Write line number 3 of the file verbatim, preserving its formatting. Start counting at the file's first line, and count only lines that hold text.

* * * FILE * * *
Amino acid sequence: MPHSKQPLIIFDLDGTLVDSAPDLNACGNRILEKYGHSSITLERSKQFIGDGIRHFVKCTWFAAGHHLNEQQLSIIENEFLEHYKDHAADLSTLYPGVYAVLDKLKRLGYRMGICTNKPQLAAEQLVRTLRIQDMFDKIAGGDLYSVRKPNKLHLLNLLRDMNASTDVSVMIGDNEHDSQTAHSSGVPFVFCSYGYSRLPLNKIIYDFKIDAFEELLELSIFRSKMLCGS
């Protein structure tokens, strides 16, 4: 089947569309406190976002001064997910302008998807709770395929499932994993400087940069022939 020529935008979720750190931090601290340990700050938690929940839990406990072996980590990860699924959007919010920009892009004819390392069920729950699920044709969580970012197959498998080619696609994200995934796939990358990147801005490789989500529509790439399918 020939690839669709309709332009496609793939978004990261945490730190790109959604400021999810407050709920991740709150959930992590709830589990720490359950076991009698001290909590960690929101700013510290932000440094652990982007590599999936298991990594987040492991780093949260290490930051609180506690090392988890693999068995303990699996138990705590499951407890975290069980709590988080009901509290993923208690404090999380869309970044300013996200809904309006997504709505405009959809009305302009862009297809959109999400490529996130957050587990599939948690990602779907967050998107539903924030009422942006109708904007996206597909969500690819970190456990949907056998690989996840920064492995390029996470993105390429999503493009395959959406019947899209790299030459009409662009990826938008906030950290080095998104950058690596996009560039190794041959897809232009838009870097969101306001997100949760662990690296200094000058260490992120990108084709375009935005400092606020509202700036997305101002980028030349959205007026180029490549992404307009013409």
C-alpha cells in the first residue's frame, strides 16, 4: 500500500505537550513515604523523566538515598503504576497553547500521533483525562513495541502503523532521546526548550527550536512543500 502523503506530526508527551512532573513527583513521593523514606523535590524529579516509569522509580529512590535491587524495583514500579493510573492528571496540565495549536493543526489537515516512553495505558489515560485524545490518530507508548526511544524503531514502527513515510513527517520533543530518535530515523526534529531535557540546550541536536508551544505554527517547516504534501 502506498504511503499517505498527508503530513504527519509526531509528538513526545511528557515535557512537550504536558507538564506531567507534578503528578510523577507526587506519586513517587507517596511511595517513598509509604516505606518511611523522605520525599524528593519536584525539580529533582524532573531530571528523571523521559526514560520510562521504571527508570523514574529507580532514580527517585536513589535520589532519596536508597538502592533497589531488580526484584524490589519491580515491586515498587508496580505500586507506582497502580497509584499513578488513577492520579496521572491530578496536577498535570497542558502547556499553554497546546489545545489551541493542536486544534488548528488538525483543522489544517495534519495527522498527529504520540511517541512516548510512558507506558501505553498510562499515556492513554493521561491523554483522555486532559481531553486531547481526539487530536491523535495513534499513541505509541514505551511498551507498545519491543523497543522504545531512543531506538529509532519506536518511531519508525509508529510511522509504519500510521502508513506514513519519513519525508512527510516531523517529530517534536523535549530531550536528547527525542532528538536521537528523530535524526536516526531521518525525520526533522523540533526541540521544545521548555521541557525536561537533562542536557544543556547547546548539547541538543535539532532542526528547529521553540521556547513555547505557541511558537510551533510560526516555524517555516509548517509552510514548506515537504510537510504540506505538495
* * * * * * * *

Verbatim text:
C-alpha cells in the first residue's frame, strides 16, 4: 500500500505537550513515604523523566538515598503504576497553547500521533483525562513495541502503523532521546526548550527550536512543500 502523503506530526508527551512532573513527583513521593523514606523535590524529579516509569522509580529512590535491587524495583514500579493510573492528571496540565495549536493543526489537515516512553495505558489515560485524545490518530507508548526511544524503531514502527513515510513527517520533543530518535530515523526534529531535557540546550541536536508551544505554527517547516504534501 502506498504511503499517505498527508503530513504527519509526531509528538513526545511528557515535557512537550504536558507538564506531567507534578503528578510523577507526587506519586513517587507517596511511595517513598509509604516505606518511611523522605520525599524528593519536584525539580529533582524532573531530571528523571523521559526514560520510562521504571527508570523514574529507580532514580527517585536513589535520589532519596536508597538502592533497589531488580526484584524490589519491580515491586515498587508496580505500586507506582497502580497509584499513578488513577492520579496521572491530578496536577498535570497542558502547556499553554497546546489545545489551541493542536486544534488548528488538525483543522489544517495534519495527522498527529504520540511517541512516548510512558507506558501505553498510562499515556492513554493521561491523554483522555486532559481531553486531547481526539487530536491523535495513534499513541505509541514505551511498551507498545519491543523497543522504545531512543531506538529509532519506536518511531519508525509508529510511522509504519500510521502508513506514513519519513519525508512527510516531523517529530517534536523535549530531550536528547527525542532528538536521537528523530535524526536516526531521518525525520526533522523540533526541540521544545521548555521541557525536561537533562542536557544543556547547546548539547541538543535539532532542526528547529521553540521556547513555547505557541511558537510551533510560526516555524517555516509548517509552510514548506515537504510537510504540506505538495